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SUCKERPUNCH SUCKERPUNCH SUCKERPUNCH
SUCKERPUNCH

Last spring, pop-punk polymath Maggie Lindemann says she was feeling activated. Fresh from the release of her eagerly anticipated and warmly received 2021 EP, PARANOIA, the 23-year-old felt the creative bug gnawing at her heels; eager to create – no matter what came of the creation process – she booked a week’s worth of studio time with her trusted team of cowriters and let the songs begin to flow, with the record taking shape over the course of the months that followed. Adrenaline, positive feedback from listeners of the EP, a newfound comfort with her collaborators, and “genuinely the best headspace I’ve ever found myself in” contributed to the 15-song album she’s now ready to put out for the world to hear. “I was really on myself about making sure every song was cohesive, but had its own individual flare to it,” she says. “My only goal was to never half-ass anything I did.”

Building on the sharpened songwriting and singularly honed-in sounds she’d established on PARANOIA, Maggie spent that week building the foundation of her debut studio album, SUCKERPUNCH, a body of work that chronicles a journey of self-discovery and actualization. “It's the journey from being upset to being angry to being hopeful – a hopefulness I want listeners to know exists for them, too,” she says. It’s also the rare narrative record that’s songs also stand as strongly alone as they do in sequenced order. “I was still in the PARANOIA headspace, and I didn’t want to leave it, but as we made these songs, you can hear me growing and going deeper than I ever have before,” Maggie notes. “Even if some of the melodies changed or production elements took new form, a lot of SUCKERPUNCH is as we originally wrote and intended it – songs that showcase the new version of who I’ve always wanted to be.”

On SUCKERPUNCH, Maggie folds in “hyperpop meets glam goth” sounds that she stumbled across on TikTok and in new (and old!) music she swaddled herself in during the pandemic, including Evanescence’s early ‘00s hits and up-and-coming Singaporean singer Yeule’s incorporation of glitching into her work.

The album name, she says, came to her soon after. “It’s an unexpected punch, a blow you didn’t see coming,” she says. “When I was making this, I had those blows in my own life; when I listened to the album back from start to finish, I realized the entire thing was a sucker punch – for myself, for my fans – and I knew it had to be the title.”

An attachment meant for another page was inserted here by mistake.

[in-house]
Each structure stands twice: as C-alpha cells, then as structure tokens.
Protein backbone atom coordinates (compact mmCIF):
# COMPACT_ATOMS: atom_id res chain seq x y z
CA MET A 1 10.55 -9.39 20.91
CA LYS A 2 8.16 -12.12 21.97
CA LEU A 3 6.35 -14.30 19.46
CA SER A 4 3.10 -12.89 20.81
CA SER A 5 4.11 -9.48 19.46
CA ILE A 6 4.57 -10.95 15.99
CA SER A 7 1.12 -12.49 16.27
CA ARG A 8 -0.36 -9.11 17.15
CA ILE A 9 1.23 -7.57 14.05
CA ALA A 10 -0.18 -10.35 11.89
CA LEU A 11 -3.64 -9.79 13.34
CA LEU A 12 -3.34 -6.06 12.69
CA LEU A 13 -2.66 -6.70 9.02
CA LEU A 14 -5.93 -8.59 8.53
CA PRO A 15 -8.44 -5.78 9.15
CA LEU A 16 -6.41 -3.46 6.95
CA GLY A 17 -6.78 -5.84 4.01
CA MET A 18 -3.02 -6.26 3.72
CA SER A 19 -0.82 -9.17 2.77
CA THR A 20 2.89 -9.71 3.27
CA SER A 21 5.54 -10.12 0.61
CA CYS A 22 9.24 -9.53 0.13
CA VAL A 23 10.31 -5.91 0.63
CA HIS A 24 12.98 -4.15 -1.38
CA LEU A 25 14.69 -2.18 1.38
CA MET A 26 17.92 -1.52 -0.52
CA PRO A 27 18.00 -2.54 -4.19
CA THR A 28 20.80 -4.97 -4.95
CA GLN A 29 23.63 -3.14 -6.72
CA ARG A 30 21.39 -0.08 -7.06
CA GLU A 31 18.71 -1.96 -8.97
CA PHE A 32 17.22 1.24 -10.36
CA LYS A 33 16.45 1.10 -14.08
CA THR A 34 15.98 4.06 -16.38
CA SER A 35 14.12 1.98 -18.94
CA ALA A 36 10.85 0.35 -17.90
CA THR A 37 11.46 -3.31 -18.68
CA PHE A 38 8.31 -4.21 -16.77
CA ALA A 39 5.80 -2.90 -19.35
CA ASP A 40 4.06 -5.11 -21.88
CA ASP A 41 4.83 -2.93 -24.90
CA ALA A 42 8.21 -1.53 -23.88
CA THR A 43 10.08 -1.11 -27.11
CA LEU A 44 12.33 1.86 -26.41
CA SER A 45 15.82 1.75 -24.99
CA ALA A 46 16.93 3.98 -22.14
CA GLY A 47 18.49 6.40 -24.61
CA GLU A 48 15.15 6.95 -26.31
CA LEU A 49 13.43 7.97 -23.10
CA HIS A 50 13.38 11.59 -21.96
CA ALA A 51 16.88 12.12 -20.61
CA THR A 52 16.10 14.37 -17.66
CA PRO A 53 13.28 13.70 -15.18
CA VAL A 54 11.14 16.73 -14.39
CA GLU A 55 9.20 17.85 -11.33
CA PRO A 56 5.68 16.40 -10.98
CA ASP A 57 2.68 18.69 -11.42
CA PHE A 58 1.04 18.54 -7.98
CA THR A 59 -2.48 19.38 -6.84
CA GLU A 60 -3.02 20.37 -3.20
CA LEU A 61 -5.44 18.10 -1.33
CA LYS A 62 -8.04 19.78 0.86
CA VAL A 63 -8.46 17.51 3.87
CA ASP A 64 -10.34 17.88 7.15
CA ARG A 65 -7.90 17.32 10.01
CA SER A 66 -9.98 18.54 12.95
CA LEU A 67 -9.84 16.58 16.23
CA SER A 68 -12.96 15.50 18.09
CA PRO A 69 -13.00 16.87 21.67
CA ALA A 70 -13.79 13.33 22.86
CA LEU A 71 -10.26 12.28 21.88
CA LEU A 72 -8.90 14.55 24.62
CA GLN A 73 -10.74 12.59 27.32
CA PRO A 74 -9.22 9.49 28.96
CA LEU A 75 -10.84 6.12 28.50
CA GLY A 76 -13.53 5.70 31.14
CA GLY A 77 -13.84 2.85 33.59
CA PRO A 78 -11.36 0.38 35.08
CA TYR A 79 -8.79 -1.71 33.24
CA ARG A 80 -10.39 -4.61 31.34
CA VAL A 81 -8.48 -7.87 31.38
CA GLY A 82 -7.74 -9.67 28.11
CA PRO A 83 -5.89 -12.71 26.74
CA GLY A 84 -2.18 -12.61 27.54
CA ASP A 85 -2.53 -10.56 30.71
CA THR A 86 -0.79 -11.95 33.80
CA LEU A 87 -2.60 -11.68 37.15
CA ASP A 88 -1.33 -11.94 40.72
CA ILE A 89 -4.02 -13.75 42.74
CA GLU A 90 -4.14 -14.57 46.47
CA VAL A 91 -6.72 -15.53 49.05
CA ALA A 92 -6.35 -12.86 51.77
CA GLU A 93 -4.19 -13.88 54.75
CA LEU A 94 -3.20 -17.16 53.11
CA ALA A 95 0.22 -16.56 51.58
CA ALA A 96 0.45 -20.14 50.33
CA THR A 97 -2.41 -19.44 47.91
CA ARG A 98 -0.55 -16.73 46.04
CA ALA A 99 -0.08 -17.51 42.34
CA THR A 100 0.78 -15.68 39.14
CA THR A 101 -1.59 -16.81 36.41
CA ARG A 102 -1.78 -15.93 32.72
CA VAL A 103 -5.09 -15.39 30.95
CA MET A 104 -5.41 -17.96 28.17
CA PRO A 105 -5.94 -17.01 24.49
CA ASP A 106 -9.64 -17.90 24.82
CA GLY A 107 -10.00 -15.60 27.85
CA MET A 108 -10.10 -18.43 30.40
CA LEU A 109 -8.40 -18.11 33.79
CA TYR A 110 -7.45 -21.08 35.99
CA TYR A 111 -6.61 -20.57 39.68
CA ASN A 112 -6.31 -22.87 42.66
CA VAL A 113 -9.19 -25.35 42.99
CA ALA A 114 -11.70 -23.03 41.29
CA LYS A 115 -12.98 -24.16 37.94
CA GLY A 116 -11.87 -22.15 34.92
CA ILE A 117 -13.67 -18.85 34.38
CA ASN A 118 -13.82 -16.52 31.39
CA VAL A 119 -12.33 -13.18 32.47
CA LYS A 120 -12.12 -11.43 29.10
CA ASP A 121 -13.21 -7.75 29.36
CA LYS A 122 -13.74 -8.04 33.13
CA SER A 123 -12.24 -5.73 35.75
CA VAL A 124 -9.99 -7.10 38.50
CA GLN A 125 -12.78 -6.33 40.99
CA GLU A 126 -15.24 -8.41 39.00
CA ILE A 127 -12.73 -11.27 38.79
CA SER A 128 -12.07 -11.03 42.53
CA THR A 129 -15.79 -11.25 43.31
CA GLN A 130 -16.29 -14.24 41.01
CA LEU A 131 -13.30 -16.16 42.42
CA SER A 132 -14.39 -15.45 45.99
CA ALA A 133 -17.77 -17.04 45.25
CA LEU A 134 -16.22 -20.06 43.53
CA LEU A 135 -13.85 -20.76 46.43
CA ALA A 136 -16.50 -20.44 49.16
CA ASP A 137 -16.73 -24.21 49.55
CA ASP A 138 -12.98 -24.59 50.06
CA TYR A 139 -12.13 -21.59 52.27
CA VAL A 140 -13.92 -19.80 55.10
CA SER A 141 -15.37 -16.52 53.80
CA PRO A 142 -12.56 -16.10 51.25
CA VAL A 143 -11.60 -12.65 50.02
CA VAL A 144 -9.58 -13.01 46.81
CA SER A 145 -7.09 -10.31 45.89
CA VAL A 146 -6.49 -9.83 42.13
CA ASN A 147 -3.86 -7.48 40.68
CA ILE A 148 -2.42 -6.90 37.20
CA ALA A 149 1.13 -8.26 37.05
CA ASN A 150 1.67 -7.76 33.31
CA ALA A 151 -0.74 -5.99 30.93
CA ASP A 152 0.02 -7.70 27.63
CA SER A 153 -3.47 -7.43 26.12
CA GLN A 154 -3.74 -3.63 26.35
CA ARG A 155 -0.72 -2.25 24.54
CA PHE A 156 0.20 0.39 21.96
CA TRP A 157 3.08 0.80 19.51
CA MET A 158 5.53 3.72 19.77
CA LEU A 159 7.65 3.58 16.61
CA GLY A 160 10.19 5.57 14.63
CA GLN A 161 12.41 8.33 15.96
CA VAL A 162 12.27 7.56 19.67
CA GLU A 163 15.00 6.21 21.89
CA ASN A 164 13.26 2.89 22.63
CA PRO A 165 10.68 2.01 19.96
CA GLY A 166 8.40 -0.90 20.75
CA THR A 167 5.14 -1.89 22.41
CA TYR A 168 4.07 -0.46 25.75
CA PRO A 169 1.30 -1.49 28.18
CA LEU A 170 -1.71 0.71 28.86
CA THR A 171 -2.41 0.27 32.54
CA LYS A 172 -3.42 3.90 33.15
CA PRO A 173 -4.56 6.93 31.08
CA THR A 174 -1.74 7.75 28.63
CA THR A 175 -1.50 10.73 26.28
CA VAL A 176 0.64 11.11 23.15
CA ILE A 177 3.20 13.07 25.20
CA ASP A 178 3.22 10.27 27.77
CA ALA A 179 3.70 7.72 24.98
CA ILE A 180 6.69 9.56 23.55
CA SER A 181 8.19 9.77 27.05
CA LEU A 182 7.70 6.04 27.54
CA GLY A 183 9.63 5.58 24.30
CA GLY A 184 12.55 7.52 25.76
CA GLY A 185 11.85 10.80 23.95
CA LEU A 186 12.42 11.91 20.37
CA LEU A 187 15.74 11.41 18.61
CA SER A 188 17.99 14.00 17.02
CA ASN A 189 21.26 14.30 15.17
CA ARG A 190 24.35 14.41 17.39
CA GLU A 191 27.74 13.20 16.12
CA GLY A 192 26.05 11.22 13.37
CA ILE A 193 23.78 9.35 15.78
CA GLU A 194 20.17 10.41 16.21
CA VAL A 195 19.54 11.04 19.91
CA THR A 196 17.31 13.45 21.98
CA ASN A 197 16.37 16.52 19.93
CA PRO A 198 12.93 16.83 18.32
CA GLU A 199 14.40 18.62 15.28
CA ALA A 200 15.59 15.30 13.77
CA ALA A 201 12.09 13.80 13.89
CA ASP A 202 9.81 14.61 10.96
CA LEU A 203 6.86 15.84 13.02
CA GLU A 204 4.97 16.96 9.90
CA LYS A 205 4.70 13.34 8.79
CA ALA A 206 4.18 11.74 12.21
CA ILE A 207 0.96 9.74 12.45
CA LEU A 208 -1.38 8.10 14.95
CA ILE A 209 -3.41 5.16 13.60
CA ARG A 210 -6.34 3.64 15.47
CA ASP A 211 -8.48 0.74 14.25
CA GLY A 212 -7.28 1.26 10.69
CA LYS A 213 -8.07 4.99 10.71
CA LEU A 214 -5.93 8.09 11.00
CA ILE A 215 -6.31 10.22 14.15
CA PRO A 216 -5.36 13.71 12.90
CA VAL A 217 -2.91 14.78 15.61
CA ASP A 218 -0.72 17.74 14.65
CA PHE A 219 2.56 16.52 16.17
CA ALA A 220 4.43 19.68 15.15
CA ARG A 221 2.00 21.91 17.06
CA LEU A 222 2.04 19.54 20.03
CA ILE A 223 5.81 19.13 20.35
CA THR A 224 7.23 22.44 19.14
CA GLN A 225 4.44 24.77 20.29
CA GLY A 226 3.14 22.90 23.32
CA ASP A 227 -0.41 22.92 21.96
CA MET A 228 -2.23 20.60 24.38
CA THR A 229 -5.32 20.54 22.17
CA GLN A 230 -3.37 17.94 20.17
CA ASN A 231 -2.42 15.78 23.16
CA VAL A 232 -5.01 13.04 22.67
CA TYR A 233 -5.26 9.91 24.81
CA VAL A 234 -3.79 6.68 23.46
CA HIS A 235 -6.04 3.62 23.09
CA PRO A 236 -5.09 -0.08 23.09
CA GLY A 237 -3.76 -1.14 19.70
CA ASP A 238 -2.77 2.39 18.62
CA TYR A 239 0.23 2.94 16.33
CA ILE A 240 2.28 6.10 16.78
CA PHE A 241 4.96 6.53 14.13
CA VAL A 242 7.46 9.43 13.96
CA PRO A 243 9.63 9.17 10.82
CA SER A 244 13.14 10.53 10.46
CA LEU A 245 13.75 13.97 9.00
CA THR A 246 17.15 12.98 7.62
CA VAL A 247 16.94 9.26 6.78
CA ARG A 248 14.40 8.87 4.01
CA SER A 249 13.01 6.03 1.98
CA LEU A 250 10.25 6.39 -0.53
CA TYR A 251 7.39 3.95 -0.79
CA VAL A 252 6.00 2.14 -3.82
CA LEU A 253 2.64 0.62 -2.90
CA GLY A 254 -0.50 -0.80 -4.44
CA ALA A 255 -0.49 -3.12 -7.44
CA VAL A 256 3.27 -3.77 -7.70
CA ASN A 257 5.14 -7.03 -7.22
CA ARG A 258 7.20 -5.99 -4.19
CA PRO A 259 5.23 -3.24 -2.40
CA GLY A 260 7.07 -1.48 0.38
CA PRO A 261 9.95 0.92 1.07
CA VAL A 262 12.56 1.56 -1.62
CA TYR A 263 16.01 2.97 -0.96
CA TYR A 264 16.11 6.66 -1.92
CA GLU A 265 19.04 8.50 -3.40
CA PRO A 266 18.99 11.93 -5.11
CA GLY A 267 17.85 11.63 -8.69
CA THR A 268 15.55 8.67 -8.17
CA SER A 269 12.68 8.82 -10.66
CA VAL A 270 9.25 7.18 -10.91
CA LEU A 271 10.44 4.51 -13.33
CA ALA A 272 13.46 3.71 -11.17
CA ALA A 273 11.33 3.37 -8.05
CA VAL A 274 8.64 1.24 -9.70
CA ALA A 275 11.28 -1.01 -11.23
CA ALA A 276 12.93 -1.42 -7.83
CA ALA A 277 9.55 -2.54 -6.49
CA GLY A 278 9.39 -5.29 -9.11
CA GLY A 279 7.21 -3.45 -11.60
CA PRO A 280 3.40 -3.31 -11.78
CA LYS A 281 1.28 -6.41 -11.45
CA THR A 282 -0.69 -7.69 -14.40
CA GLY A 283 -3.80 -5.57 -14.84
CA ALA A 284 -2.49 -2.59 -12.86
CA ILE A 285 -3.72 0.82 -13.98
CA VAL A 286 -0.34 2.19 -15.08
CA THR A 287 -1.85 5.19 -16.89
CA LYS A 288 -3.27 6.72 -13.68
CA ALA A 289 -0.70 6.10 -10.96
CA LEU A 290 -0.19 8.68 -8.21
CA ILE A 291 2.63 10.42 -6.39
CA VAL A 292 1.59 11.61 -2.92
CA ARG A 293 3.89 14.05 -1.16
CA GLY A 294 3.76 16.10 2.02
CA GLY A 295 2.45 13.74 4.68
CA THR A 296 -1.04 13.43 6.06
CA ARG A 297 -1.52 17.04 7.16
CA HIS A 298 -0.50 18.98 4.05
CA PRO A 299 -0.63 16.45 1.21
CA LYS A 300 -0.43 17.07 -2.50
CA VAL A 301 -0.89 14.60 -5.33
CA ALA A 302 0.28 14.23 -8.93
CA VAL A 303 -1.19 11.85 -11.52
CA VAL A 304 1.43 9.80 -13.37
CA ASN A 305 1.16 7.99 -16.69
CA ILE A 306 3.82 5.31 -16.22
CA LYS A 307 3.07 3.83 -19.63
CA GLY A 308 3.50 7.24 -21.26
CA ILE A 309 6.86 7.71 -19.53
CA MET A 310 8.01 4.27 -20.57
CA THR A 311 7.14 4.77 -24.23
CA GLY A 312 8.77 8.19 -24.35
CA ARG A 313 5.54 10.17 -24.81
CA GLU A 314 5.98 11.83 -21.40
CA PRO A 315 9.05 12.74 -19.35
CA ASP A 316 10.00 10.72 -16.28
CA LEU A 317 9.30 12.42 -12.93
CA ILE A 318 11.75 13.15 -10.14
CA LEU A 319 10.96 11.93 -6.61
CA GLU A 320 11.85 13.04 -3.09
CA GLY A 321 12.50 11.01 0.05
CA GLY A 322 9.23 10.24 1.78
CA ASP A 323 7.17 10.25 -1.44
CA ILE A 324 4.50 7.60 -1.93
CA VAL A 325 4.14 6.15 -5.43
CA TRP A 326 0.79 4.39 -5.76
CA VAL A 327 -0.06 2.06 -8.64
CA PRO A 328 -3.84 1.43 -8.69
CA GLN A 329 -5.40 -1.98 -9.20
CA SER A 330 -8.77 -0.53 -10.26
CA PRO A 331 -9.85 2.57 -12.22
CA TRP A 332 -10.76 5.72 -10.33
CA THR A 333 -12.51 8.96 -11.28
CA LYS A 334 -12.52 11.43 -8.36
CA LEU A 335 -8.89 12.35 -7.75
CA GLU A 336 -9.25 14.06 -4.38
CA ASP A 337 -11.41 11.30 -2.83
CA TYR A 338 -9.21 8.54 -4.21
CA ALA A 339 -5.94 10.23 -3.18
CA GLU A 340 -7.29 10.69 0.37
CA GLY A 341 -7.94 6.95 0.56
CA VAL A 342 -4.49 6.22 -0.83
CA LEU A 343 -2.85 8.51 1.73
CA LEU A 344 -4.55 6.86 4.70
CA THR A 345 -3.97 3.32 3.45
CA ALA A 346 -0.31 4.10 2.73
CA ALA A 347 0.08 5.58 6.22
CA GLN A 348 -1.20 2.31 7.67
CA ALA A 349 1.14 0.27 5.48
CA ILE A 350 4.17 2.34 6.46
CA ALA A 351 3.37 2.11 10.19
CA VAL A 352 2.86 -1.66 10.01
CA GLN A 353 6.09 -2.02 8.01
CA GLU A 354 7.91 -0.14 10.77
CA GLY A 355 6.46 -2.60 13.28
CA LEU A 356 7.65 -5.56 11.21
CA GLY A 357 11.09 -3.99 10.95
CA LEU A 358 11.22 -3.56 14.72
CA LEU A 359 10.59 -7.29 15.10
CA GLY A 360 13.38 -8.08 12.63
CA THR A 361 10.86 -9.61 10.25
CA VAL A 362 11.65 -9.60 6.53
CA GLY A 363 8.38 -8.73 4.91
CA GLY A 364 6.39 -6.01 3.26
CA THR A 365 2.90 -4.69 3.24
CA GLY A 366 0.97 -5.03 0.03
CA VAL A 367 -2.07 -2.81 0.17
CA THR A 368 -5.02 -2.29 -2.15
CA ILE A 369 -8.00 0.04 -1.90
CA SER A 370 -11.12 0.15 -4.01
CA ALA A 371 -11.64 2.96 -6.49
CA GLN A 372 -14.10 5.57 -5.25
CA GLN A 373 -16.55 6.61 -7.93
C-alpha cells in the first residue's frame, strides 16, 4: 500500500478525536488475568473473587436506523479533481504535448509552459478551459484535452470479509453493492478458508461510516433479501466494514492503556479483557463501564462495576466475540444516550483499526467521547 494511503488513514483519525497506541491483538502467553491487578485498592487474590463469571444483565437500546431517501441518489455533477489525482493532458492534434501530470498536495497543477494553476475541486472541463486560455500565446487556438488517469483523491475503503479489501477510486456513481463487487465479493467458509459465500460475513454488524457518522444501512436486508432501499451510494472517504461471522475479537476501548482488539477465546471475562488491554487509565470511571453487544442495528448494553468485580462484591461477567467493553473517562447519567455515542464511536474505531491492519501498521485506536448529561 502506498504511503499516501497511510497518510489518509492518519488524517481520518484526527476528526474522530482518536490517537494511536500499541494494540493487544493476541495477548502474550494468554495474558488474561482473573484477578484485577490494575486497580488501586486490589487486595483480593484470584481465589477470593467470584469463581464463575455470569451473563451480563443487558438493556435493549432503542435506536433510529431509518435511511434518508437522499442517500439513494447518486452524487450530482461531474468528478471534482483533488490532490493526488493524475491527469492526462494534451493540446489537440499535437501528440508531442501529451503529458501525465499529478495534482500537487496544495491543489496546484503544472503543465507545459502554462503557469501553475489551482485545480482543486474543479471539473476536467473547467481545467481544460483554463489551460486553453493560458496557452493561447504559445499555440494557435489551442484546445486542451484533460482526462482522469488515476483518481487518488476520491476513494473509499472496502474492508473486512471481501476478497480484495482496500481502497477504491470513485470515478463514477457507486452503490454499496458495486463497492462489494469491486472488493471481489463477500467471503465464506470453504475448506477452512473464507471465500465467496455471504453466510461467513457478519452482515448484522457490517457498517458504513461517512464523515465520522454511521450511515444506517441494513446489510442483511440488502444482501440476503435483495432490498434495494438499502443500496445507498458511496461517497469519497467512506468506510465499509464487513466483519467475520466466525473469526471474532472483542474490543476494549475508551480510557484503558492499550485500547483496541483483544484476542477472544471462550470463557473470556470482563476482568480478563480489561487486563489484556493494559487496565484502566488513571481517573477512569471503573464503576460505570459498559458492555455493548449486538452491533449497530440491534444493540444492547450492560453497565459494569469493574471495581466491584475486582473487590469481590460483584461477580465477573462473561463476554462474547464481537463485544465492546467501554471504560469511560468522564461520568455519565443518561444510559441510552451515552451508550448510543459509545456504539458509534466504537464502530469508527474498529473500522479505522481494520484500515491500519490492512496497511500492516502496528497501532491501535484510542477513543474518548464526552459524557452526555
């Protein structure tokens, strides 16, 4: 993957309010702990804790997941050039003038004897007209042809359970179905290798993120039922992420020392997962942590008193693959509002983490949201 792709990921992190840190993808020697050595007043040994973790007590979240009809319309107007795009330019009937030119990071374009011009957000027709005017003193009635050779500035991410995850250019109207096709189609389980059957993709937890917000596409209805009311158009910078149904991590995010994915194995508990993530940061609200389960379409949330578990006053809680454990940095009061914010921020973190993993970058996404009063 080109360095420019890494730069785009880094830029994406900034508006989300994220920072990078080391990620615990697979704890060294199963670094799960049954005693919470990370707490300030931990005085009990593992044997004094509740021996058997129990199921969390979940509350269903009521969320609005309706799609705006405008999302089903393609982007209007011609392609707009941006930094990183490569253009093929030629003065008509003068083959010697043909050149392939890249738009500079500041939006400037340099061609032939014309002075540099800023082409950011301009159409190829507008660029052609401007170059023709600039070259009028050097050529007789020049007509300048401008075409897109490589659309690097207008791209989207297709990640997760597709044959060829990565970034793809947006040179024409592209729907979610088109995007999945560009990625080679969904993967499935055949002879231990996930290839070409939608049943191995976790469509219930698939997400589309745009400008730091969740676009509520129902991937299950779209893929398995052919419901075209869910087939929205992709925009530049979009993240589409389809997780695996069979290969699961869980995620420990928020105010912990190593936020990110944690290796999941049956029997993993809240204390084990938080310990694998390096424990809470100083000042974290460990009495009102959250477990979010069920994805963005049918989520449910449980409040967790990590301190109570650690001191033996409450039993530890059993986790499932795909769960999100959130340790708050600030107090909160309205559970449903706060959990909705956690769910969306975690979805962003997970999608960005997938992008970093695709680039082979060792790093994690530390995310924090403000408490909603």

“Writing is my therapy, my way to get what I'm feeling and thinking and going through out so that I can try to move on from it,” she adds. “With this album, I finally knew: ‘I need to let go of this stuff, so I'm just going to write about it.’”

SUCKERPUNCH also takes all that devoted Maggie Lindemann fans know and love and supplements it with new levels of sophistication to her songwriting, storytelling, and singing. Early album cuts like “she knows it,” a throbbing anthem about same-sex attraction, delve into “entirely new territory for me,” she says. “I was shifting my focus. I was so used to writing about failed, toxic relationships, so when I went to do that on this album, I pushed myself to write about them in new ways, and to make sure I was writing authentically about where I am today, too – and where I want to be going.”

Signed only to a distribution deal, Maggie says being in the driver’s seat – with this record; with her hit clothing line, SWIXXZ; and with the YouTube channel she’s used to document her journey thus far – changed her outlook on making music forever, emboldening her to speak her mind, make the choices she needed to, and write and record the music she’s always wanted to. “I'm really able to do what I want and be creative and not have someone telling me that I'm not good enough or I need to change anything about myself,” she says. “If anyone knows what's going to work with kids that are closer to your age who use apps that you scroll through for hours, I think I have a pretty good understanding of it. I have control over my own life now. I have control over my music and what I want to say, what I want to do, and how I want to do it.”